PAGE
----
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Lacrosse squads honour fallen heroes

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As Thursday afternoon wore on, the spring sun stretched long over the field outside West Kildonan Collegiate, glinting off the grass and the goalposts.

It was, in other words, a perfect day for a couple of high school field lacrosse games.

"I'm sure the boys had something to do with that," said West Kildonan coach Lorne Sanders, who smiled and pointed skyward to the sun. To the memory of those now gone, the memory of two young lacrosse stars lost too soon, too young.

JD Lysack. Kelly Clay. The KC-JD Field Lacrosse Classic that played out at West Kildonan on Thursday bore their names, and it will happen every year. It opened with a tilt between Glenlawn and River East, but the main event was a match between two rival north Winnipeg teams. On one side were the West Kildonan Wolverines Clay played for until shortly before he died in 2010. On the other was the Garden City squad that Lysack helped build and was coaching at the time of his death in 2012.

'It feels good to be here'

— Cory Henkewich

On this beautiful Thursday, the Wolverines won the match 4-1, and will add their name to the KC-JD Classic's shiny trophy.

But the Classic wasn't really about the final score. It was a chance for a tight-knit lacrosse community to get together and just... remember.

"We really felt it would help the whole community in the healing process," Sanders said. "Kelly and JD would have wanted this. I think they'd be really proud."

You see, Lysack and the vivacious Clay were friends as well as lacrosse rivals, and above all else they loved the game. Lysack was a Garden City grad, who along with lifelong friend Cory Henkewich helped start the field lacrosse team there. When Clay died in April 2010, felled in a bar fight at just 18 years old, the community was stunned. In tribute, the Wolverines organized the first Kelly Clay Classic in May 2012, looking to draw something special from a tragedy so senseless.

Lysack helped coach Garden City in that inaugural event named after his friend. Later that month, he collapsed during a game, and didn't recover. He was just 20 years old.

"It's surreal to be here without him," said Henkewich, coach of the Garden City team. "I remember when he was here, we would talk about Kelly like this. It's really bizarre to think about... but in a good way. It's nice that everybody can get together, and spread the word, and come out and support it."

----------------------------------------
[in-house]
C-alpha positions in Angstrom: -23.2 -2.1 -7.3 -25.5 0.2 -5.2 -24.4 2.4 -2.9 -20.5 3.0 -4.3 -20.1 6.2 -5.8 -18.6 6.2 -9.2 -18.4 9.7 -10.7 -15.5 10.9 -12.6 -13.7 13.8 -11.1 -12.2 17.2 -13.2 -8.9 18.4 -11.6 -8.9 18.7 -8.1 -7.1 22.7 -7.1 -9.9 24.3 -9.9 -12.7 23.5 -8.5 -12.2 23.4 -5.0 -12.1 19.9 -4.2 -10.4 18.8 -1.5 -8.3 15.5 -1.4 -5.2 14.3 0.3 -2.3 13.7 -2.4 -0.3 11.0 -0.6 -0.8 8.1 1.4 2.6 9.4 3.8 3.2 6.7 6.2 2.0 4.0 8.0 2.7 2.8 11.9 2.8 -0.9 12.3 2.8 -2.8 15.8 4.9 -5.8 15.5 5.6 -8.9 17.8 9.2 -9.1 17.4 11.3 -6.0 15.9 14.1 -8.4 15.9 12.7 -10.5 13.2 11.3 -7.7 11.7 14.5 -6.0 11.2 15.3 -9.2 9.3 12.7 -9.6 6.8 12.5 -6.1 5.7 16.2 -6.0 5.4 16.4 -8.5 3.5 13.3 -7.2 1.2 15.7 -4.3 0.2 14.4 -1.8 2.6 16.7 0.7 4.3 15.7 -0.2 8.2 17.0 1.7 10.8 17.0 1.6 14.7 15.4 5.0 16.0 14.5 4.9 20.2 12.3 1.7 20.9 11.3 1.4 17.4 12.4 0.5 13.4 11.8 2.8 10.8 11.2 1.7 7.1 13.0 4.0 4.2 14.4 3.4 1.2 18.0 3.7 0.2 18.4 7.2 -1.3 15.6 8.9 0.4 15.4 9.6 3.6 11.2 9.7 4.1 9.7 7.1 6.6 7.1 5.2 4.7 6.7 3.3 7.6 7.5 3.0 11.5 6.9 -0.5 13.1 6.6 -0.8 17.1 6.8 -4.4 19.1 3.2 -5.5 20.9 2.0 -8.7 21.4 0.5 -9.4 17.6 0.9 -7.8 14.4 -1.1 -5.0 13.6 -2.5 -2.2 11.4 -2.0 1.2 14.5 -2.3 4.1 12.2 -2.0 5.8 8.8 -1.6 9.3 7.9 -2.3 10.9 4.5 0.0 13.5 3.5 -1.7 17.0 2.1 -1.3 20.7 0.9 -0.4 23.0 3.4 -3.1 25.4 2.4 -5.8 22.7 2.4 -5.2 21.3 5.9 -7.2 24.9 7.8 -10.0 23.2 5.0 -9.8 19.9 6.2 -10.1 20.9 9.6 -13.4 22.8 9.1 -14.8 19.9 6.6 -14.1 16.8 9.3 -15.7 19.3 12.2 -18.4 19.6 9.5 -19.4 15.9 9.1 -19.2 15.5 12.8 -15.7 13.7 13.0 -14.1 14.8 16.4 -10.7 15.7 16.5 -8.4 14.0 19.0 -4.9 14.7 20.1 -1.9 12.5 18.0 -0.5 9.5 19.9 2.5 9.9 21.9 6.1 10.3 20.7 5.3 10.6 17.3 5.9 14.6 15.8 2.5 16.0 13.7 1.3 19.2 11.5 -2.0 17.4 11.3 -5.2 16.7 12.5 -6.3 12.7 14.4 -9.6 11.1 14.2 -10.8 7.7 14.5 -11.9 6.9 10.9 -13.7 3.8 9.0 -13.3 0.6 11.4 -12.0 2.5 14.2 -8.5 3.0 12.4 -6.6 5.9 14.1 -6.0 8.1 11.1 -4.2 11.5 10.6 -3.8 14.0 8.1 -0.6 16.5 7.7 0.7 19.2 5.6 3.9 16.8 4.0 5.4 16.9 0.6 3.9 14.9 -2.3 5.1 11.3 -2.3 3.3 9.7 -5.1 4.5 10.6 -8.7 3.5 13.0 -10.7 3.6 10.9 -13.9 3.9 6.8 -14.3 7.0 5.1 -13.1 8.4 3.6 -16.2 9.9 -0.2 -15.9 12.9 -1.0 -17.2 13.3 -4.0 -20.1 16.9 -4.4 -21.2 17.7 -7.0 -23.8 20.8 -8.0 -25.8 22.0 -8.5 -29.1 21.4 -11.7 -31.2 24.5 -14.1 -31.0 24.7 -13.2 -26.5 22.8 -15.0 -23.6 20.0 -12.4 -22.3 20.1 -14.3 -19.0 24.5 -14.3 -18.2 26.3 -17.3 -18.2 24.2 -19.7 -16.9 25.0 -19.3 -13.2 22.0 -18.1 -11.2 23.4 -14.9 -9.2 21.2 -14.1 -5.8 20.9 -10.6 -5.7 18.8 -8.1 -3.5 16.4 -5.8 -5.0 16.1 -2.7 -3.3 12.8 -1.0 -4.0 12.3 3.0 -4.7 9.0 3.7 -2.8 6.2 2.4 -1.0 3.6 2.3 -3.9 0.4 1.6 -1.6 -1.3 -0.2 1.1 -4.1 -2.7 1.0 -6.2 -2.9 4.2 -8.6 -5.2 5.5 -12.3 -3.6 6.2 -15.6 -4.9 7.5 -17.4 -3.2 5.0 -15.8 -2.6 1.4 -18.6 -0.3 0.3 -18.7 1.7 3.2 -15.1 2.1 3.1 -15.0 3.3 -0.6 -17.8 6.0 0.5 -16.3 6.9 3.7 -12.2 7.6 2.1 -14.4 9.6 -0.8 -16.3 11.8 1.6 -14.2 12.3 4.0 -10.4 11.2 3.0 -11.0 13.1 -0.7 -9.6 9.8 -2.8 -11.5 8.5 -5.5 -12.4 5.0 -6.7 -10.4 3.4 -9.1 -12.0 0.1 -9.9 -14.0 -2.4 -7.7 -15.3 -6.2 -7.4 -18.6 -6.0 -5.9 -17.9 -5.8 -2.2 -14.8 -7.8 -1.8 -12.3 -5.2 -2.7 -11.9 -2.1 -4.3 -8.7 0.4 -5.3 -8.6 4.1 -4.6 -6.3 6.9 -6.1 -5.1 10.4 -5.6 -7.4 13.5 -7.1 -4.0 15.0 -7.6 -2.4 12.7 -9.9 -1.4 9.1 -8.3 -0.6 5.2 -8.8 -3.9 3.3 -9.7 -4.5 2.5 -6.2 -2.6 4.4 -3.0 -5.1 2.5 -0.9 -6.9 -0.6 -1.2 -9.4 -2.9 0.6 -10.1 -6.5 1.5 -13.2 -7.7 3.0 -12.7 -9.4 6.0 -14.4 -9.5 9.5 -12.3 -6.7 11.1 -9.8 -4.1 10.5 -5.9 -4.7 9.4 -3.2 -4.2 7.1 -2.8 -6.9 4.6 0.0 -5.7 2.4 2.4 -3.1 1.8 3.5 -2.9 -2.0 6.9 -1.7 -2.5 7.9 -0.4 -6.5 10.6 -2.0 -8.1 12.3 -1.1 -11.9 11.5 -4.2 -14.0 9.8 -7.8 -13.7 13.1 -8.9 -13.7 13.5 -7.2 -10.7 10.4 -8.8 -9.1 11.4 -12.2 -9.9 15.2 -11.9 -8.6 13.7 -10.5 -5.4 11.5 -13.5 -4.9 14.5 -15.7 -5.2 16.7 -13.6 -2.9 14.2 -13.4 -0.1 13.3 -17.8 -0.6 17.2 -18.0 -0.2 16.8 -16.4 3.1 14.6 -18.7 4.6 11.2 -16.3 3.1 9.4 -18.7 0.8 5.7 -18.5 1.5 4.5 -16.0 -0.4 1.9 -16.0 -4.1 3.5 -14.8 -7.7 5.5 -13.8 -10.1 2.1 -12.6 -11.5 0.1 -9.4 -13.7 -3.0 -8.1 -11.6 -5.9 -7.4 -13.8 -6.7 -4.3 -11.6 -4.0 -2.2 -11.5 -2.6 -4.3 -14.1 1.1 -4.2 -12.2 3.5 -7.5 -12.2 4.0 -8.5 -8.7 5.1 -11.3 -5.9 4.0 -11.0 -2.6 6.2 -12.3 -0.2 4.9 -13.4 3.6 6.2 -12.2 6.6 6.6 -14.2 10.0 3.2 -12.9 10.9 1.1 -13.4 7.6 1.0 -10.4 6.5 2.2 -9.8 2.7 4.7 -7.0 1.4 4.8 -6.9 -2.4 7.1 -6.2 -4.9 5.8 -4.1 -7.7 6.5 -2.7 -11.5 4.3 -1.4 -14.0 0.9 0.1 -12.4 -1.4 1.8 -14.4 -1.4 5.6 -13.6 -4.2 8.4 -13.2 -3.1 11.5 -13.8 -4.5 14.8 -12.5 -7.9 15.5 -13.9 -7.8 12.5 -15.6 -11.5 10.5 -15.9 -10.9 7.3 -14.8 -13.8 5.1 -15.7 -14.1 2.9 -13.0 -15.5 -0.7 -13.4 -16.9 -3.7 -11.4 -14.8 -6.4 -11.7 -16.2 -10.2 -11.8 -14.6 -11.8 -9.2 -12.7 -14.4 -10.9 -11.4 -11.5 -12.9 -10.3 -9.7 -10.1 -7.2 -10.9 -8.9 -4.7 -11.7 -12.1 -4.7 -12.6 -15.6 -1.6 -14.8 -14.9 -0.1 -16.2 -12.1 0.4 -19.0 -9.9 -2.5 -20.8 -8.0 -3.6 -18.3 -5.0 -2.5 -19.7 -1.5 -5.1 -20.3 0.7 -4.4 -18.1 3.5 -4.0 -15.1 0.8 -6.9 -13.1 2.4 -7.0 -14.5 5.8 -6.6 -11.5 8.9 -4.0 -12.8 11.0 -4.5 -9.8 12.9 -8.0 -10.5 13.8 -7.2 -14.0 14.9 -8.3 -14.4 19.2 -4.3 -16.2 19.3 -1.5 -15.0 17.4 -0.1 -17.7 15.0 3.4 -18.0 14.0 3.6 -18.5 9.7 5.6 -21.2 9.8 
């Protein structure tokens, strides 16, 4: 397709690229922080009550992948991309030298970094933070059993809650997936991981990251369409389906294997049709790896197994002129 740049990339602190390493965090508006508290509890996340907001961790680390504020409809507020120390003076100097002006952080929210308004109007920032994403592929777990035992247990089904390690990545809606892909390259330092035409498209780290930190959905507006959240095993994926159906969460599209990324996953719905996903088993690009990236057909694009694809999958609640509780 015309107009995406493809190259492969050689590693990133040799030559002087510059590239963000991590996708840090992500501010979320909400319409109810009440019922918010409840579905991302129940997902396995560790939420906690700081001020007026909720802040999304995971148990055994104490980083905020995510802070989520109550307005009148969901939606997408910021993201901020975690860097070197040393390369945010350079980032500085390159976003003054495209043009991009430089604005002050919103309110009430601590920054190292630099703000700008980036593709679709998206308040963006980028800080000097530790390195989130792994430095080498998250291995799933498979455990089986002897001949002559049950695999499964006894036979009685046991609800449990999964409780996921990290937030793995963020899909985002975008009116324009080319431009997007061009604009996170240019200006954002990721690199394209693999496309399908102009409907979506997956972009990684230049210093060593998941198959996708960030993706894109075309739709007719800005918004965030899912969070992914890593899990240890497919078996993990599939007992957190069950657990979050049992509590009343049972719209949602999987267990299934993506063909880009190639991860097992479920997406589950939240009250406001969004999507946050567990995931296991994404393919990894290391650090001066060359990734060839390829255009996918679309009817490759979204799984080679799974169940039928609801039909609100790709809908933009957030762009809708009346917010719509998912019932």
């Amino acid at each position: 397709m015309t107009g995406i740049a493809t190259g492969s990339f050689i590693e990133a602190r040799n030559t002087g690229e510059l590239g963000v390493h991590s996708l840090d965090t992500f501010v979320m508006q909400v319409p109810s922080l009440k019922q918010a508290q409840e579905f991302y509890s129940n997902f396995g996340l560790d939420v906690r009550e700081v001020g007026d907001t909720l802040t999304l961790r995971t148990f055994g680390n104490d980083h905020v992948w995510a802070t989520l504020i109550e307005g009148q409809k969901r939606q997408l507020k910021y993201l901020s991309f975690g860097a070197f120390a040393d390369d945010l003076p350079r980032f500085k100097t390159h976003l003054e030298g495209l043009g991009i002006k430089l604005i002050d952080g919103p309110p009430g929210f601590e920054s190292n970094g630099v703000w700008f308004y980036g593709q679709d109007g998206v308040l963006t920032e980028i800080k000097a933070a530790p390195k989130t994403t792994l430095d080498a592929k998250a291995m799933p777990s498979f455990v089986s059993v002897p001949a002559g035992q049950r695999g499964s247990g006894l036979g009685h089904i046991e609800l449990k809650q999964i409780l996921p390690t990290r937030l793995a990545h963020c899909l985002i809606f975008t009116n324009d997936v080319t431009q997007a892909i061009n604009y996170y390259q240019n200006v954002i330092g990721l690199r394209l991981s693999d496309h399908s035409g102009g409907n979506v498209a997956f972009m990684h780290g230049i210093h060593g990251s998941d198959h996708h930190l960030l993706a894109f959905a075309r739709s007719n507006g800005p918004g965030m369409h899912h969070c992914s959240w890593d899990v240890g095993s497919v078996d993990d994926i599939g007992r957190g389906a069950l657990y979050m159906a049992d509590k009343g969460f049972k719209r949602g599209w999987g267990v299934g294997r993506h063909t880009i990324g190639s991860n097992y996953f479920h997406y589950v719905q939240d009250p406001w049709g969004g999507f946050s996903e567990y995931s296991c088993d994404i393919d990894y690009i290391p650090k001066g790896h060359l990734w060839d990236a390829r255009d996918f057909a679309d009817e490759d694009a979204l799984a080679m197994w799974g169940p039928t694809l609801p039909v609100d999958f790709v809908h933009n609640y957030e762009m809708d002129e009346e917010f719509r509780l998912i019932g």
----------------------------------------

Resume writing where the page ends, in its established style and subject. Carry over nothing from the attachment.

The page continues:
As he said this, Henkewich adjusted the bright yellow bandana wrapped around his head. The whole Garden City team was wearing them, a nod to the way they remember Lysack best: A kid with a bright bandanna and a great big grin, with a Slurpee in his hand. A guy who'd always answer his phone if someone needed a ride, or a friend.

"We had each other's backs," Henkewich said. "It feels good to be here. It's nice that he's not forgotten. For me, I know I'll never forget. I think about him every day. But it's nice to know that they recognize JD and Kelly, and it's two north Winnipeg schools battling it out for our respective schools, and also for who came before us and who helped our sport get to where it is today."

It is in part their legacy, perhaps, that field lacrosse in Manitoba is growing, up to over 200 players at the high school level this year.

In that growth, Sanders can see the influence of the two kids he once coached.

"Both those boys touched a lot of people," Sanders said. "They put lots back in the game. They were great players. But you know what? They were great kids. They were just awesome kids."


Republished from the Winnipeg Free Press print edition May 23, 2014 C4

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